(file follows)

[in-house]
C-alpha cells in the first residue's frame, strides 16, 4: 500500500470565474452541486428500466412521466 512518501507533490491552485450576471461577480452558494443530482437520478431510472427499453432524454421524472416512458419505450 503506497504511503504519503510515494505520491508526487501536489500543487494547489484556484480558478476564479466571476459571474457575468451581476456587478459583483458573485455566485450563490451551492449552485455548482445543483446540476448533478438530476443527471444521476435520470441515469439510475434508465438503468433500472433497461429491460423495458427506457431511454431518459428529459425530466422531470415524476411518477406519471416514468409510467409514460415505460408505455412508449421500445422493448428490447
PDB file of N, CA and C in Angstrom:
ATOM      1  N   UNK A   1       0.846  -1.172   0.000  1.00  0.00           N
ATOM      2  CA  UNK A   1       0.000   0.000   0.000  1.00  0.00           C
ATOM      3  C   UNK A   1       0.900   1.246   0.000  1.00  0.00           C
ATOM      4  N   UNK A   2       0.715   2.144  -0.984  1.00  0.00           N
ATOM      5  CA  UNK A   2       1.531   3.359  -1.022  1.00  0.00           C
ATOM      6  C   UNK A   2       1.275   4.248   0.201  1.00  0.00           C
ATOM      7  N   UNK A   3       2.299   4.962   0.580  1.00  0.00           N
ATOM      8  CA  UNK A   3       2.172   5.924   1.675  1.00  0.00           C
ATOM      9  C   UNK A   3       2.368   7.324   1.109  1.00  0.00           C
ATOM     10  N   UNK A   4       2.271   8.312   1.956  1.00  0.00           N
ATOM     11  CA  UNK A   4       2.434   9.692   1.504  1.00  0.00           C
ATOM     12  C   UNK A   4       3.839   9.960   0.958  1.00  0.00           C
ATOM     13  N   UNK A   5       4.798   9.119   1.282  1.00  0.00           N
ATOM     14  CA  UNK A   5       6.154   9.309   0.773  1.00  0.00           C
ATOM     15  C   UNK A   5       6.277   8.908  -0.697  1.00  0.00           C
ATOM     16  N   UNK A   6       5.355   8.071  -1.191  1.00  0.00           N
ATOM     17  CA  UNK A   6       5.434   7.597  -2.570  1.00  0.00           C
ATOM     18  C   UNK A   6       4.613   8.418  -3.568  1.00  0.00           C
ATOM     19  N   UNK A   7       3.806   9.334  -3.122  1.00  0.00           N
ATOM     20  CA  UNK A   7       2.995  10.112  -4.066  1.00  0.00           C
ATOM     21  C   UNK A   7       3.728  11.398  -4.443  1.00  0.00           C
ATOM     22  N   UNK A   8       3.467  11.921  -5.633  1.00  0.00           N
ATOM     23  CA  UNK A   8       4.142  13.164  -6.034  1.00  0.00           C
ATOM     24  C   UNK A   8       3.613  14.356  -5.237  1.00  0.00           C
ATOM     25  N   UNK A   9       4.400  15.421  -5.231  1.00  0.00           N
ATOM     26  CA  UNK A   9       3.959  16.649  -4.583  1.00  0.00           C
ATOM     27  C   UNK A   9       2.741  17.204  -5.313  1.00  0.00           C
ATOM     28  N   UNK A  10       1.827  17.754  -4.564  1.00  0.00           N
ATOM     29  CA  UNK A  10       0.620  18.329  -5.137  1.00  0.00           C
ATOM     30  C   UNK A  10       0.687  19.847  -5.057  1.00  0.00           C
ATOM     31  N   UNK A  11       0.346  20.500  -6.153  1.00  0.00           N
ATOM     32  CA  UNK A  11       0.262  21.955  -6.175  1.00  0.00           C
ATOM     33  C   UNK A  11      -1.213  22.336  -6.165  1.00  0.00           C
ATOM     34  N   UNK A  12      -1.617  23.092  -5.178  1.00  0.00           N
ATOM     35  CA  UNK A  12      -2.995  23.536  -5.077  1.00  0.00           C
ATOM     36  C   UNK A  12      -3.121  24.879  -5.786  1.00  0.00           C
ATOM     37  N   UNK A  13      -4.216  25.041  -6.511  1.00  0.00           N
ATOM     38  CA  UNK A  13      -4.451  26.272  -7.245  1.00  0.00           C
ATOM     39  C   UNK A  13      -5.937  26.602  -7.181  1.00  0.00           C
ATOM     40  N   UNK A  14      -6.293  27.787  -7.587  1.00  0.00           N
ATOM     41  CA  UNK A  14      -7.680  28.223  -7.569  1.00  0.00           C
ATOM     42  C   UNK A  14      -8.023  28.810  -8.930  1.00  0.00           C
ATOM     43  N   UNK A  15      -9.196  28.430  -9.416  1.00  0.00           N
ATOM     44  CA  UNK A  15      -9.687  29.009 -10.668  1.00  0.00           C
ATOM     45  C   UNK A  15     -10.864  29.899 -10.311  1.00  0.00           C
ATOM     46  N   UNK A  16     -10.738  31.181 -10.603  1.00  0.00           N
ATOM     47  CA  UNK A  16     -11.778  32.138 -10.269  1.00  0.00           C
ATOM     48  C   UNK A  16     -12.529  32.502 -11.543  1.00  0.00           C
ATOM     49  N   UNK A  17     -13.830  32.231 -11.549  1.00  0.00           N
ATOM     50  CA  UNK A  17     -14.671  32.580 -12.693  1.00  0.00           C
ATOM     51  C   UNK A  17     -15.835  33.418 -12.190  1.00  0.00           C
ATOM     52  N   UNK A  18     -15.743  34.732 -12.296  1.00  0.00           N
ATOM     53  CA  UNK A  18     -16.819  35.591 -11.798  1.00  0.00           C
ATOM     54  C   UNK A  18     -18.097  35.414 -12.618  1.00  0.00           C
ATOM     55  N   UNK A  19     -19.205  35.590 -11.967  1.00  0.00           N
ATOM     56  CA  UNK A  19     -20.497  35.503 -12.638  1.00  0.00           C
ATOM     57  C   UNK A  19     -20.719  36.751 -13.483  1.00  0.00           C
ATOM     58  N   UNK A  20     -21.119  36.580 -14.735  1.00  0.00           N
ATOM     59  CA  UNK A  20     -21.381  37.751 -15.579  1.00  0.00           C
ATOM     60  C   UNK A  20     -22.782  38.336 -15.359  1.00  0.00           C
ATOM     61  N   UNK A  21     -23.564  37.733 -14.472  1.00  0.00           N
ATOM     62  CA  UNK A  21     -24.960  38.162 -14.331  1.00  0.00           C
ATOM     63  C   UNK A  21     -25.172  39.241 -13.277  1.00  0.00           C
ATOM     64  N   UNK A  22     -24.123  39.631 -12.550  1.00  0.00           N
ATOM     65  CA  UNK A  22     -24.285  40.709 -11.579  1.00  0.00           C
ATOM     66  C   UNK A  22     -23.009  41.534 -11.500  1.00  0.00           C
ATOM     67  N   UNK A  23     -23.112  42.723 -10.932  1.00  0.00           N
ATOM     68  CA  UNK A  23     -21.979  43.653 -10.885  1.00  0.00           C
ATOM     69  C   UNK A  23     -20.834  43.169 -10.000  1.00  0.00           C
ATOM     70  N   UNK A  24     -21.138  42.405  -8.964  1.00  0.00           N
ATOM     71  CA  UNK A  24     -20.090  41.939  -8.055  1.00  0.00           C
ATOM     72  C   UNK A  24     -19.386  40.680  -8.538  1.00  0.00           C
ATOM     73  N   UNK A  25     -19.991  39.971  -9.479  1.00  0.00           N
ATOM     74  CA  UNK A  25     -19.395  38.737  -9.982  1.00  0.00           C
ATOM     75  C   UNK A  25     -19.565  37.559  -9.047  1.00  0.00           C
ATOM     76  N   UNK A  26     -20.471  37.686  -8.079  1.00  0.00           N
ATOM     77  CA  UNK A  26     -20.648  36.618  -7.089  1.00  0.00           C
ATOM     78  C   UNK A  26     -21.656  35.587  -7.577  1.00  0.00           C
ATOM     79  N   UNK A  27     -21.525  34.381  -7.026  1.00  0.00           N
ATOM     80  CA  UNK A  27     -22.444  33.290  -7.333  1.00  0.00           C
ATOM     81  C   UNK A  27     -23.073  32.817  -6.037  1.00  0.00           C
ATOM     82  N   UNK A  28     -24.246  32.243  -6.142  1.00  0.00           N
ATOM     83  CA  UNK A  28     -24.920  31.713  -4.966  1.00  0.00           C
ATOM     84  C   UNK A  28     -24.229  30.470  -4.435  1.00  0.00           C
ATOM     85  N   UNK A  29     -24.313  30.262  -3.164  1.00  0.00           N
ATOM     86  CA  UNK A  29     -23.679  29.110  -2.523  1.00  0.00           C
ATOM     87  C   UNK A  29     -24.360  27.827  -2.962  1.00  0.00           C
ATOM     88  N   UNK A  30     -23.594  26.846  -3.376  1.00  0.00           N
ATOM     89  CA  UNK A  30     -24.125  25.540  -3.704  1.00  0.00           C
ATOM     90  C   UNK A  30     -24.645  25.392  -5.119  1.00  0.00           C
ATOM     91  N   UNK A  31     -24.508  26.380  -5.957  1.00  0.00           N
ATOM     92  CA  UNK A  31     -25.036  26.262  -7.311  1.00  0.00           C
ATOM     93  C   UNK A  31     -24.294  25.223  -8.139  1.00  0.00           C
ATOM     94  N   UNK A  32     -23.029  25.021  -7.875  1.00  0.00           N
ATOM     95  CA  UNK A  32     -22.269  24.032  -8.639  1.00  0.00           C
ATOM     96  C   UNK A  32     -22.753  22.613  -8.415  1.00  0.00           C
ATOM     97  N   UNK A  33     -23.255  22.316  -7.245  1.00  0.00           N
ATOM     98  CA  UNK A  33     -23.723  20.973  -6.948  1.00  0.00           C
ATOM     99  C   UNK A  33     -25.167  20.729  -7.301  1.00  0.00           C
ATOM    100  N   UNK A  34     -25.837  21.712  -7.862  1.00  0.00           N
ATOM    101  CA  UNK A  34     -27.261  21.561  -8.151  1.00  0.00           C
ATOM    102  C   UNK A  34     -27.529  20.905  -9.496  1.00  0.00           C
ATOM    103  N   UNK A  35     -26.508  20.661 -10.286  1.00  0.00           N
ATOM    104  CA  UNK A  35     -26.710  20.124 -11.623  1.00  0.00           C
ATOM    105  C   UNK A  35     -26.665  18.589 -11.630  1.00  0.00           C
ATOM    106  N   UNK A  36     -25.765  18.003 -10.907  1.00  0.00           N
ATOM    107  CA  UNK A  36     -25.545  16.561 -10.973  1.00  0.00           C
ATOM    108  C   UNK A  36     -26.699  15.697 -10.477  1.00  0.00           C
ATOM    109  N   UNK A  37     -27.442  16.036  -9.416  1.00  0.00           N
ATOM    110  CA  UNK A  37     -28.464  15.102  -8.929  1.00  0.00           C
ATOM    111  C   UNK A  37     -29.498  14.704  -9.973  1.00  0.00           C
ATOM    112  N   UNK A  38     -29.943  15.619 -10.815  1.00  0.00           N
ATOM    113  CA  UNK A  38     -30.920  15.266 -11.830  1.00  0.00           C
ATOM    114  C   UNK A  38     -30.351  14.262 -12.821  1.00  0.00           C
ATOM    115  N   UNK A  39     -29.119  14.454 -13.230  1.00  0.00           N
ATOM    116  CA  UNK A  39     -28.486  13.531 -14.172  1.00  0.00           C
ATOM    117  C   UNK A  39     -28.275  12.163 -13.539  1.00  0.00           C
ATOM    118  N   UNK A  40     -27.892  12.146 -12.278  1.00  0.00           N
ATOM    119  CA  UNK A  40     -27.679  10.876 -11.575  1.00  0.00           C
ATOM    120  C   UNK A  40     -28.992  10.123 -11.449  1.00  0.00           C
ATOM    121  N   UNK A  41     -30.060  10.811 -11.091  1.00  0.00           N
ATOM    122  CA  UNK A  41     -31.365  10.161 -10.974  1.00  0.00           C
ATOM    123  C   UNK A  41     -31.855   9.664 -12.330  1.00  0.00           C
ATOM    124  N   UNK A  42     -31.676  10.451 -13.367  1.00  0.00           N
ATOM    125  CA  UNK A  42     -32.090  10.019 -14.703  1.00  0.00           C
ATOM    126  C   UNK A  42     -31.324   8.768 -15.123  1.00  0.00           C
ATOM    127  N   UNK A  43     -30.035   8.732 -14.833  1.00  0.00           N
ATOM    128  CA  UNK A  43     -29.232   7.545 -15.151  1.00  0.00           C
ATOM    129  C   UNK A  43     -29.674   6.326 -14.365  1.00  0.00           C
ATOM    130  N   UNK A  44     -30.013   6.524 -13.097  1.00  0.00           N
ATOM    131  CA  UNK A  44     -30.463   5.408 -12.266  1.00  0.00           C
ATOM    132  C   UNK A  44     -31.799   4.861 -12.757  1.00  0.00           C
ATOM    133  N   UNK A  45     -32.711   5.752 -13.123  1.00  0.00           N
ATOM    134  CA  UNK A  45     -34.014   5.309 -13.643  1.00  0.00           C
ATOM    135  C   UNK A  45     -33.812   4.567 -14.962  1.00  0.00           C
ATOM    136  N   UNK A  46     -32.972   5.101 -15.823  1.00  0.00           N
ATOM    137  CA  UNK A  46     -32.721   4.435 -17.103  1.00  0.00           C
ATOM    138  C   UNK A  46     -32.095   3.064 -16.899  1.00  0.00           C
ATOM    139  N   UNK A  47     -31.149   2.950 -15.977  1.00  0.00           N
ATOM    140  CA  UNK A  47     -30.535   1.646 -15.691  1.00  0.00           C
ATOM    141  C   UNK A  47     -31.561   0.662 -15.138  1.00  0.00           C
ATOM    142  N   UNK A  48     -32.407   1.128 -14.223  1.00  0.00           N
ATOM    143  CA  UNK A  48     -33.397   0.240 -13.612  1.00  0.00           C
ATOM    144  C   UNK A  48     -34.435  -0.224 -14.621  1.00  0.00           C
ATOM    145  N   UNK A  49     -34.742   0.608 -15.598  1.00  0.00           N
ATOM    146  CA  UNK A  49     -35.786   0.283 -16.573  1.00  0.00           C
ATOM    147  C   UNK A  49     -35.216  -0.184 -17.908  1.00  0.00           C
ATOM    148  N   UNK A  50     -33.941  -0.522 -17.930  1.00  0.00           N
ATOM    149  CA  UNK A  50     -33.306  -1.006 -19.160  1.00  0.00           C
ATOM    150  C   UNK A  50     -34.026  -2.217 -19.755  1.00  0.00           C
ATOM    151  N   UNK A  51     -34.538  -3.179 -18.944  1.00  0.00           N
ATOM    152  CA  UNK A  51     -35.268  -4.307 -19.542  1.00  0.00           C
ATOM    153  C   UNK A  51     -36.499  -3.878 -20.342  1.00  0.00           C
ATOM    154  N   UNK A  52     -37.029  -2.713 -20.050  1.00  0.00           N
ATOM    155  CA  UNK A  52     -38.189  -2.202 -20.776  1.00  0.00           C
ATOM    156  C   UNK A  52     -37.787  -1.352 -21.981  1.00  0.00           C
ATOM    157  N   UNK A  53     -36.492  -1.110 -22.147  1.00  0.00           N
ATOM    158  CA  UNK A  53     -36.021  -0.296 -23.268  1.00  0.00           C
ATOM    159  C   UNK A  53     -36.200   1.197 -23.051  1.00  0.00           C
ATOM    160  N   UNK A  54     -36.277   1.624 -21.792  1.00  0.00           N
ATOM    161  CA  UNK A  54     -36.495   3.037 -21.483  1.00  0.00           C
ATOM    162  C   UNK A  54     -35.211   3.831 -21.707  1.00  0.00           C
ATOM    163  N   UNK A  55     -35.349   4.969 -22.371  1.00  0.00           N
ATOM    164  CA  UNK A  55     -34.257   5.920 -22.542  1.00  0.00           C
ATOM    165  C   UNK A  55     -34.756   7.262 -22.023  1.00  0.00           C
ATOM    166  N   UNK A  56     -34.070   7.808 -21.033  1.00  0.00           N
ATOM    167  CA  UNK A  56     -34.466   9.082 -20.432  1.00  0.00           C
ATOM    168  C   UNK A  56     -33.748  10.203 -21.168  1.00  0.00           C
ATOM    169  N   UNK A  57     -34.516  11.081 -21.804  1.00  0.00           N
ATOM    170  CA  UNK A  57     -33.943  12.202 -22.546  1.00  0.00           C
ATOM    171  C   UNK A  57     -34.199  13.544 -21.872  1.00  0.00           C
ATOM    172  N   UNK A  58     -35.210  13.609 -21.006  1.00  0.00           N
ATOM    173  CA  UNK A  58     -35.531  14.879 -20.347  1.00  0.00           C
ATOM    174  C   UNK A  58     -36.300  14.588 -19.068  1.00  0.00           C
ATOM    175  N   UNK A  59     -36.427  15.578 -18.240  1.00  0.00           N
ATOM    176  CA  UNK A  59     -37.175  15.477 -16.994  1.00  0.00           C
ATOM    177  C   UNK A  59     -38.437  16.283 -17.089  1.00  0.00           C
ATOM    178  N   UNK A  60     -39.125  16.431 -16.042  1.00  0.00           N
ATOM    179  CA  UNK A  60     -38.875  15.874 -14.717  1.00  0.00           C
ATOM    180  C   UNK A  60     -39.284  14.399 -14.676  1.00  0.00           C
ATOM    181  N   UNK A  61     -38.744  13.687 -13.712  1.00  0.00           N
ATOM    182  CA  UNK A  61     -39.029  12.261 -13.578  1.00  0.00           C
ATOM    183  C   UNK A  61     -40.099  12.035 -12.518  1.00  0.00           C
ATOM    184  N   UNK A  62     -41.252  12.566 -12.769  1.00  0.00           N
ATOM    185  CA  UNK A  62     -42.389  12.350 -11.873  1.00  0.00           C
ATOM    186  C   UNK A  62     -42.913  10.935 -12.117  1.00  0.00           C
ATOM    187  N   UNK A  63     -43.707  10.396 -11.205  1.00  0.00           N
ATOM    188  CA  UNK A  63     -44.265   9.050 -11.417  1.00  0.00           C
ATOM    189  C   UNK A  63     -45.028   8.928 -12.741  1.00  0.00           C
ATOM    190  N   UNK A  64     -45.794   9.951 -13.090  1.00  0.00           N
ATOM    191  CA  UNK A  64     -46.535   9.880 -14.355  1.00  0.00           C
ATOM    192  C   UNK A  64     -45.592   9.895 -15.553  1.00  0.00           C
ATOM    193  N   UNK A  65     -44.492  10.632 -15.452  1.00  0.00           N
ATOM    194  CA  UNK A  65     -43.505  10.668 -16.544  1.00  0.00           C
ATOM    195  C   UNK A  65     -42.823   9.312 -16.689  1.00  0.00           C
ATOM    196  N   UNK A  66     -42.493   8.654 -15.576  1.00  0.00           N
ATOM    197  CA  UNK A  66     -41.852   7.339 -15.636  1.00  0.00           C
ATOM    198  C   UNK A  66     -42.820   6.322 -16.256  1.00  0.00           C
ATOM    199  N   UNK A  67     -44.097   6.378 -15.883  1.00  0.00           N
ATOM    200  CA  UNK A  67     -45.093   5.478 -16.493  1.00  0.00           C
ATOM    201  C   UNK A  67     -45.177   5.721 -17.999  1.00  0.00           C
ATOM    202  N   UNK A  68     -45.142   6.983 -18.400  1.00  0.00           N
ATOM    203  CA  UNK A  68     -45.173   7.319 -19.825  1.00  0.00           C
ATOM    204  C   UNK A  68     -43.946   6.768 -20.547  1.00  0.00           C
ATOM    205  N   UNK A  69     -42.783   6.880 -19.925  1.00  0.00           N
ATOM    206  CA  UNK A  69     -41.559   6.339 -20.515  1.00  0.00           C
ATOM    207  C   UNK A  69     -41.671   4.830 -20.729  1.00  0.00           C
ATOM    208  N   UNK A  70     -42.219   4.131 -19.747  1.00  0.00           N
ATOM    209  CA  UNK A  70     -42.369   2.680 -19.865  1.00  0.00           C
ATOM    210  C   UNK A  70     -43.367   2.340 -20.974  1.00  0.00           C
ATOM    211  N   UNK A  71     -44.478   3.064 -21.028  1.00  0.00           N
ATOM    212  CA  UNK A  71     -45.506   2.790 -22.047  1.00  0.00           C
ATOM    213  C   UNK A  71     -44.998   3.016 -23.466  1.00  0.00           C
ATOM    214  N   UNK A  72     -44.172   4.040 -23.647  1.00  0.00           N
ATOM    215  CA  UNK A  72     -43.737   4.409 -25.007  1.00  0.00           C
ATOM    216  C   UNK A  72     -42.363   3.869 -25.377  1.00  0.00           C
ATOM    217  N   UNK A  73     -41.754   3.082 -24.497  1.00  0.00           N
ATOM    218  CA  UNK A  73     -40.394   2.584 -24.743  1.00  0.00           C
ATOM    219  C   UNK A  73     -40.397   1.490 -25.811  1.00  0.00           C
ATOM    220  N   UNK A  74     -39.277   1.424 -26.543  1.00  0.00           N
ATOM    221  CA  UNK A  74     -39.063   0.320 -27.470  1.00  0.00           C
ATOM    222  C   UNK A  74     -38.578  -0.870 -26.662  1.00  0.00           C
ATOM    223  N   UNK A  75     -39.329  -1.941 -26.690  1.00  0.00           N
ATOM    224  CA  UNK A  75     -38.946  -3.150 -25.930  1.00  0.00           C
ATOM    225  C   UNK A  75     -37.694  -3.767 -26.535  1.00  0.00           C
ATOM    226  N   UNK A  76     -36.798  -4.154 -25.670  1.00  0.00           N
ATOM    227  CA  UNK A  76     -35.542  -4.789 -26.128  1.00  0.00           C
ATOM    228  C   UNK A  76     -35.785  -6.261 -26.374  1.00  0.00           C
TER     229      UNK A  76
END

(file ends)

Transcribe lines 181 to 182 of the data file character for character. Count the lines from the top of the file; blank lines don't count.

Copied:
ATOM    178  N   UNK A  60     -39.125  16.431 -16.042  1.00  0.00           N
ATOM    179  CA  UNK A  60     -38.875  15.874 -14.717  1.00  0.00           C